The relevance of this struggle gains significance in light of numerous violations of Indigenous rights across the world.
In Russia, for example, construction of a gas pipeline Nord Stream-2 from Russia to Germany, is currently planned to cross the territory of the Indigenous Izhora and Vod’, as well as the Kurgalsky Biodiversity Reserve. The construction will entail cutting down the forest and destroying the wetlands, which in turn will affect cultural and subsistence practices of Indigenous men and women living on these lands, and ruin the habitat to rare species of birds, animals, and plants of the reserve. Despite the availability of an alternative route, and also the joined protests of environmental and Indigenous rights activists, the Russian government approved the project being determined to maintain its dominance in the European gas market; the regional officials likewise justify the project as benefitting the larger citizenry.
In the Bolivian Amazon, the Chepete-Bala hydroelectric dam project on the Beni River, threatens to flood 48 Indigenous and peasant communities, displacing thousands of people, as well as affecting Madidi National Park home to a number of protected plant, animal and bird species. The government’s justification for the project, is likewise, economic: the 35 dams planned to be constructed are to export energy to Brazil and thus support the country economy, which is dependent (like Russia) on export of natural resources, and with this project, electricity.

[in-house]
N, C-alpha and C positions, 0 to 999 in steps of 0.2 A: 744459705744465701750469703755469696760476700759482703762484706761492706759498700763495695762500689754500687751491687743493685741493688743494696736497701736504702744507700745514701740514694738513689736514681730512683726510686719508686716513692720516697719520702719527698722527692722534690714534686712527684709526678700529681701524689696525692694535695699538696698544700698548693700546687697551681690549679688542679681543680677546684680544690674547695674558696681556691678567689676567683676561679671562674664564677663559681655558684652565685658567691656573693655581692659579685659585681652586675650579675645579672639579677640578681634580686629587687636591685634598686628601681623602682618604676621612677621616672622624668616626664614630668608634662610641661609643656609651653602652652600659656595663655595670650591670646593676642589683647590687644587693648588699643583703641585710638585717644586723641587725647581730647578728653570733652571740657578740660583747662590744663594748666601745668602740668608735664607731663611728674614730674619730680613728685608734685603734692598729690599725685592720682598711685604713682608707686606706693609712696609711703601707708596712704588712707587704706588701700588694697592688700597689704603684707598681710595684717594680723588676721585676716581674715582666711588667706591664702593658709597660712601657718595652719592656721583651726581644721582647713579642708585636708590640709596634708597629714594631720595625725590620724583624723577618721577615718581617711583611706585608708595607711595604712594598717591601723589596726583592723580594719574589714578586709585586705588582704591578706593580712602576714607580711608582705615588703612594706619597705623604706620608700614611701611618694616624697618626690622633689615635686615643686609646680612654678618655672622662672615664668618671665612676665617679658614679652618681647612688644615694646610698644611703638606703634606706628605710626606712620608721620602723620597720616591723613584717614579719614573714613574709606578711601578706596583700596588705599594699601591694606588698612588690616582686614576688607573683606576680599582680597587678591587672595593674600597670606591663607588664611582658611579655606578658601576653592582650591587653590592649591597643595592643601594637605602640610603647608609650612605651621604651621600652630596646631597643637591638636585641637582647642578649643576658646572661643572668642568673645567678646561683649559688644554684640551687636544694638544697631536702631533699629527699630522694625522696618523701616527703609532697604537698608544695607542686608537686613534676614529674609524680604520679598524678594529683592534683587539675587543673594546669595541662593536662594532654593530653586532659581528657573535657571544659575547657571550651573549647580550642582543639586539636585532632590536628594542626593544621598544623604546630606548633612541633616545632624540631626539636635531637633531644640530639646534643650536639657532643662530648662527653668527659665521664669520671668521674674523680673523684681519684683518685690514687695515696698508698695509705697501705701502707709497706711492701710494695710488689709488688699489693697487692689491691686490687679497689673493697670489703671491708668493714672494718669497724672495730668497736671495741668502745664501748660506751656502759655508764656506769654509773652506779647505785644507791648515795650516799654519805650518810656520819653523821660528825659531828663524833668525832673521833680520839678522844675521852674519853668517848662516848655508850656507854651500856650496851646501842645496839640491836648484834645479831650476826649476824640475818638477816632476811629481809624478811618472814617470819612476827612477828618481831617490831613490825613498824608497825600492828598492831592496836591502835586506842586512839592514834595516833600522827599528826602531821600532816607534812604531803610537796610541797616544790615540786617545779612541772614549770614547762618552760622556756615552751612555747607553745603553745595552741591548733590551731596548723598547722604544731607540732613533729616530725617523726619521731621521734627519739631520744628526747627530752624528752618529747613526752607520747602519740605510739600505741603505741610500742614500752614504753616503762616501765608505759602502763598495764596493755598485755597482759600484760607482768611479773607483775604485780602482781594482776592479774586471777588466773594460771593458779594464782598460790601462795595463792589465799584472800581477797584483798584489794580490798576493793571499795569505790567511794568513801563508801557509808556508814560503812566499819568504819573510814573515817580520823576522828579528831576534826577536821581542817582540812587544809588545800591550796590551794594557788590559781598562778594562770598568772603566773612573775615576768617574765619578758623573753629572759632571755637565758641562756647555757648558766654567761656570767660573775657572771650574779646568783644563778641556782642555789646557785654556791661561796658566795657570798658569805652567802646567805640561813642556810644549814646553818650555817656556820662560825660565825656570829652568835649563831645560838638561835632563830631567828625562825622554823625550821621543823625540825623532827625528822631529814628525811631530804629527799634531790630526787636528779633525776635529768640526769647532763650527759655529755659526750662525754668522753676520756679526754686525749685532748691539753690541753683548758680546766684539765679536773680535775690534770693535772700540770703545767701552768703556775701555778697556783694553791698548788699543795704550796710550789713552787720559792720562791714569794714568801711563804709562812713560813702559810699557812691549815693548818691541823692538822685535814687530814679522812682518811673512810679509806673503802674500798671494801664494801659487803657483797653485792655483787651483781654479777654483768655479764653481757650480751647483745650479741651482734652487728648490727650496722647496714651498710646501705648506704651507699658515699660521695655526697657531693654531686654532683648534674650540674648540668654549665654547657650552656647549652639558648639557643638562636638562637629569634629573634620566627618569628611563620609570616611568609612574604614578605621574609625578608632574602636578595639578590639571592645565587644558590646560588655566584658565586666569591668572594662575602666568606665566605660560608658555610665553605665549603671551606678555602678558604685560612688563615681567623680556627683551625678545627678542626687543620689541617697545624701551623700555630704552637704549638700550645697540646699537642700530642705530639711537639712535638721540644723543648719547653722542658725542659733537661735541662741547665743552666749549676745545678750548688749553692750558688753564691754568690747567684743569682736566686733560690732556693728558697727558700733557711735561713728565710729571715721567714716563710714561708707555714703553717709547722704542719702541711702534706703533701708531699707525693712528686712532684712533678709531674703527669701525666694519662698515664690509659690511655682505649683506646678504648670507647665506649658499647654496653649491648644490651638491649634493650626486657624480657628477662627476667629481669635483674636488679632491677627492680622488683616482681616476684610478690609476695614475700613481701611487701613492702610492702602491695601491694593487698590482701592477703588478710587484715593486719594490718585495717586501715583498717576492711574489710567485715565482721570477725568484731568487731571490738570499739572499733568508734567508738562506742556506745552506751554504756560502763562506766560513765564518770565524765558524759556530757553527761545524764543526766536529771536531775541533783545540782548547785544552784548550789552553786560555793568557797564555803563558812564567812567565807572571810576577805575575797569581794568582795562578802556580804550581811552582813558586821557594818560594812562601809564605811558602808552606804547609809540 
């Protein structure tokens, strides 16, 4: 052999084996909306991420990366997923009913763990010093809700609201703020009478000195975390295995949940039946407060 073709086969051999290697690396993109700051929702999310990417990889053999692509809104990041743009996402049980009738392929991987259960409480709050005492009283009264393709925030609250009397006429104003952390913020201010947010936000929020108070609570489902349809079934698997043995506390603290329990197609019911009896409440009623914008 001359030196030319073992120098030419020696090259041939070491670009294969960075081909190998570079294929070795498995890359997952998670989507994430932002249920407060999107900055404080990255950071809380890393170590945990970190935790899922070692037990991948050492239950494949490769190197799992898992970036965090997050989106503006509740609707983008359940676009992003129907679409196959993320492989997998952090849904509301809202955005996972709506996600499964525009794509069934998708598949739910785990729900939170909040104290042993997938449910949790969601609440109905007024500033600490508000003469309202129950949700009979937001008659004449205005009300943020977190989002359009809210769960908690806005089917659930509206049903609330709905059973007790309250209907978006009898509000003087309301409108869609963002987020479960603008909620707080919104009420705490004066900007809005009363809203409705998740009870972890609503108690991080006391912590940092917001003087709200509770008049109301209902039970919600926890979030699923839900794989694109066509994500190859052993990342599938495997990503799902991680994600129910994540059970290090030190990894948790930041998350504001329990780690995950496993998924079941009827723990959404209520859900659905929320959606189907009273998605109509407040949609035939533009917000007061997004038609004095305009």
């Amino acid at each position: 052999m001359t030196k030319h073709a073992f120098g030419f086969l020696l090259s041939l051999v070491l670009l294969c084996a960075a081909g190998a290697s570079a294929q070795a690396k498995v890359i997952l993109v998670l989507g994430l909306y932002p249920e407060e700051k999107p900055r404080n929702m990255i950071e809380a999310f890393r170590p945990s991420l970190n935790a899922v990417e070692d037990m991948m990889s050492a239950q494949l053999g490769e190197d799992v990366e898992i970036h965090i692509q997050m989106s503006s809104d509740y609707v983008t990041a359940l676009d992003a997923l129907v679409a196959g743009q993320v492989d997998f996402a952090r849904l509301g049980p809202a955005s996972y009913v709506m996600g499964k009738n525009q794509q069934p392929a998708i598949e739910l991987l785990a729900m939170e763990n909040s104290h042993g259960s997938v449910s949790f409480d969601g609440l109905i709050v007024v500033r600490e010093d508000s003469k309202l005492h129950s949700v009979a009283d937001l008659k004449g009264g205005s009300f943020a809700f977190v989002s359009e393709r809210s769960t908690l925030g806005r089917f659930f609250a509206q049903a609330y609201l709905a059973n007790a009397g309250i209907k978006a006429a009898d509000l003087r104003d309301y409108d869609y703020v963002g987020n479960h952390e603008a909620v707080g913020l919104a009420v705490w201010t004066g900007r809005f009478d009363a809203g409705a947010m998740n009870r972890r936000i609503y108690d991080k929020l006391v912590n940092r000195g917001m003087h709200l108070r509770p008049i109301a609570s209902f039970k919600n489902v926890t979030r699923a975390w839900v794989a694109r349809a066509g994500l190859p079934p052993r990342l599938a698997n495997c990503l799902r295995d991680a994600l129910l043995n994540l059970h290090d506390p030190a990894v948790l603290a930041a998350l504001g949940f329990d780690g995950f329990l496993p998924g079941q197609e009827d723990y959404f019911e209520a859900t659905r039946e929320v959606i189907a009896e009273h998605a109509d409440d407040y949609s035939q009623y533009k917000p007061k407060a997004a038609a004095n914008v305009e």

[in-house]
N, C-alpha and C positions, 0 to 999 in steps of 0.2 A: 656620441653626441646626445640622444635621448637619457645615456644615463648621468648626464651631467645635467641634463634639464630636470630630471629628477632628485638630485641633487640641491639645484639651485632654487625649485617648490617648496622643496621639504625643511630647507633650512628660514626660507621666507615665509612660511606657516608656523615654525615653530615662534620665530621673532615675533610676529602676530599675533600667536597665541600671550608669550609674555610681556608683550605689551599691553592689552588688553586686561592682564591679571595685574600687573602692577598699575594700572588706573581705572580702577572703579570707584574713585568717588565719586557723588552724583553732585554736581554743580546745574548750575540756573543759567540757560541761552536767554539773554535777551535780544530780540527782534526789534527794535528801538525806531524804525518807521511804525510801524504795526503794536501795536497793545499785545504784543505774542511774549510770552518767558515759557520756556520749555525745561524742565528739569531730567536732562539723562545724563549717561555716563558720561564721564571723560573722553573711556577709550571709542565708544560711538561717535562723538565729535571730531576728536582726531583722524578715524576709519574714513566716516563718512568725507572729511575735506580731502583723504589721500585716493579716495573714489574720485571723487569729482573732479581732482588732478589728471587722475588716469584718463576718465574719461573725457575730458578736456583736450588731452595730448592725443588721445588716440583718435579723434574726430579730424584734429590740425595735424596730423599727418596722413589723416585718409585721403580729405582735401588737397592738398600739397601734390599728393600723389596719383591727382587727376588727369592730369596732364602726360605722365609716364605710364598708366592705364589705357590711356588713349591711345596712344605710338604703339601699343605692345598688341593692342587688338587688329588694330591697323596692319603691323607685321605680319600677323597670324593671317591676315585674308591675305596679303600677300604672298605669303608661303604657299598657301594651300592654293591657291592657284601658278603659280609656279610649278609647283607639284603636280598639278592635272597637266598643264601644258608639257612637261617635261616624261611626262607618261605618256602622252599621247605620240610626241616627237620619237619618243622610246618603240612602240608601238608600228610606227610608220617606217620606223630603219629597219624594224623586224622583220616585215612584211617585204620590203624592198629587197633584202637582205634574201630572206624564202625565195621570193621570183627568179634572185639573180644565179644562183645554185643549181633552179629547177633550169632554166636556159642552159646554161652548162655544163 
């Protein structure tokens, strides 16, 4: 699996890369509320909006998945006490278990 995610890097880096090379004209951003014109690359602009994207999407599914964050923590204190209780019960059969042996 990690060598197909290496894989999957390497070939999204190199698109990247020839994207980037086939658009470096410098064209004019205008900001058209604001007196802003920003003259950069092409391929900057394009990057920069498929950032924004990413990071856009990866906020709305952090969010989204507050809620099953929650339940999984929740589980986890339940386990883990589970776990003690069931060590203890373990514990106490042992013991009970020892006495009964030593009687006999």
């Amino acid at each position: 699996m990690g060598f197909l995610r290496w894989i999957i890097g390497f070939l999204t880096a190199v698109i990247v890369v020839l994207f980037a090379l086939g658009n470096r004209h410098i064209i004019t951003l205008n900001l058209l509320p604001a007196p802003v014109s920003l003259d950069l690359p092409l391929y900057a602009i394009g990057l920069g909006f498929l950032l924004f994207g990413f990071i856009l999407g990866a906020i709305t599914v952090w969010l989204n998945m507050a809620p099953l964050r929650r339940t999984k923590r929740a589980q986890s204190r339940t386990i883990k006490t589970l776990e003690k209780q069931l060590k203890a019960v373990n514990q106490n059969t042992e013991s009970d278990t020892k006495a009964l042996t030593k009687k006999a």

In the United States, construction of the Dakota Access Pipeline Project on the lands of the Great Sioux Nation, expedited with the advance of President Trump, remains a source of harm to Tribal communities, threatening sacred sites and causing water pollution. The protests of the Tribal members defending their rights led to violence and criminalization of the protestors.
In all three cases, the projects violate rights of Indigenous Peoples, secured by international law as well as their respective states’ jurisdiction. Indigenous leaders and activists stressed the significance of obtaining consent from communities affected by these projects during the latest session of the UN Permanent Forum on Indigenous Issues in April 2018. They demanded states and industries to comply with FPIC principles, raising attention of international communities to these Indigenous and environmental rights abuses.